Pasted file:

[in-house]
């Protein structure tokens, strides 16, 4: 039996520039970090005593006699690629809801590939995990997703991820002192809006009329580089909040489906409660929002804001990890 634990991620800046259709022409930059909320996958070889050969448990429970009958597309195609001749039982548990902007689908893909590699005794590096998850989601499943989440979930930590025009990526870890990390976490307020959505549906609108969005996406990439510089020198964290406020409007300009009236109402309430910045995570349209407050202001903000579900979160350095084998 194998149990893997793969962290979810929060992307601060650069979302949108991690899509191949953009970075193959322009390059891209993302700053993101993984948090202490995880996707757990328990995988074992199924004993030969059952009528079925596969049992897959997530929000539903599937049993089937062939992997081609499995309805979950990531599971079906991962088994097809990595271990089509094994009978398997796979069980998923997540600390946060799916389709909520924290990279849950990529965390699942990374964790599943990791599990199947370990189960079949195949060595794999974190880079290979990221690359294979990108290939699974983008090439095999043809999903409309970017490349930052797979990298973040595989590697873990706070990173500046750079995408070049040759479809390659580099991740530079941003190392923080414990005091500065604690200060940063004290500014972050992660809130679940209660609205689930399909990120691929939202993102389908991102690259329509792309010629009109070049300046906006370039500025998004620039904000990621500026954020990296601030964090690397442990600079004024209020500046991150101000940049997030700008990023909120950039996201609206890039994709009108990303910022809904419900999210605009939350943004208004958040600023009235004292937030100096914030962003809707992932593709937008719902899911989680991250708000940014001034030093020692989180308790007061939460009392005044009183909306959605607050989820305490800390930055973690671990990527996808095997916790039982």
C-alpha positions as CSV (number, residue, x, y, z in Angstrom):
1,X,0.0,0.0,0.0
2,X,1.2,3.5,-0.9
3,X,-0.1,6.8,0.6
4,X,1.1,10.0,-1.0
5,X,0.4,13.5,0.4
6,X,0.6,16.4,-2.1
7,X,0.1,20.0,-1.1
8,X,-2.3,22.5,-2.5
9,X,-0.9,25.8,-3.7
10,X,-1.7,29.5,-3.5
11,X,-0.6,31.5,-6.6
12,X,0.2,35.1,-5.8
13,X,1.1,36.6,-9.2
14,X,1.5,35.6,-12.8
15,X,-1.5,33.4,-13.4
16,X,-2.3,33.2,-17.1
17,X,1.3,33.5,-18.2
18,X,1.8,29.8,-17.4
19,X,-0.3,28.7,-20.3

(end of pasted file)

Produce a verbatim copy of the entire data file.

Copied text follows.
[in-house]
């Protein structure tokens, strides 16, 4: 039996520039970090005593006699690629809801590939995990997703991820002192809006009329580089909040489906409660929002804001990890 634990991620800046259709022409930059909320996958070889050969448990429970009958597309195609001749039982548990902007689908893909590699005794590096998850989601499943989440979930930590025009990526870890990390976490307020959505549906609108969005996406990439510089020198964290406020409007300009009236109402309430910045995570349209407050202001903000579900979160350095084998 194998149990893997793969962290979810929060992307601060650069979302949108991690899509191949953009970075193959322009390059891209993302700053993101993984948090202490995880996707757990328990995988074992199924004993030969059952009528079925596969049992897959997530929000539903599937049993089937062939992997081609499995309805979950990531599971079906991962088994097809990595271990089509094994009978398997796979069980998923997540600390946060799916389709909520924290990279849950990529965390699942990374964790599943990791599990199947370990189960079949195949060595794999974190880079290979990221690359294979990108290939699974983008090439095999043809999903409309970017490349930052797979990298973040595989590697873990706070990173500046750079995408070049040759479809390659580099991740530079941003190392923080414990005091500065604690200060940063004290500014972050992660809130679940209660609205689930399909990120691929939202993102389908991102690259329509792309010629009109070049300046906006370039500025998004620039904000990621500026954020990296601030964090690397442990600079004024209020500046991150101000940049997030700008990023909120950039996201609206890039994709009108990303910022809904419900999210605009939350943004208004958040600023009235004292937030100096914030962003809707992932593709937008719902899911989680991250708000940014001034030093020692989180308790007061939460009392005044009183909306959605607050989820305490800390930055973690671990990527996808095997916790039982």
C-alpha positions as CSV (number, residue, x, y, z in Angstrom):
1,X,0.0,0.0,0.0
2,X,1.2,3.5,-0.9
3,X,-0.1,6.8,0.6
4,X,1.1,10.0,-1.0
5,X,0.4,13.5,0.4
6,X,0.6,16.4,-2.1
7,X,0.1,20.0,-1.1
8,X,-2.3,22.5,-2.5
9,X,-0.9,25.8,-3.7
10,X,-1.7,29.5,-3.5
11,X,-0.6,31.5,-6.6
12,X,0.2,35.1,-5.8
13,X,1.1,36.6,-9.2
14,X,1.5,35.6,-12.8
15,X,-1.5,33.4,-13.4
16,X,-2.3,33.2,-17.1
17,X,1.3,33.5,-18.2
18,X,1.8,29.8,-17.4
19,X,-0.3,28.7,-20.3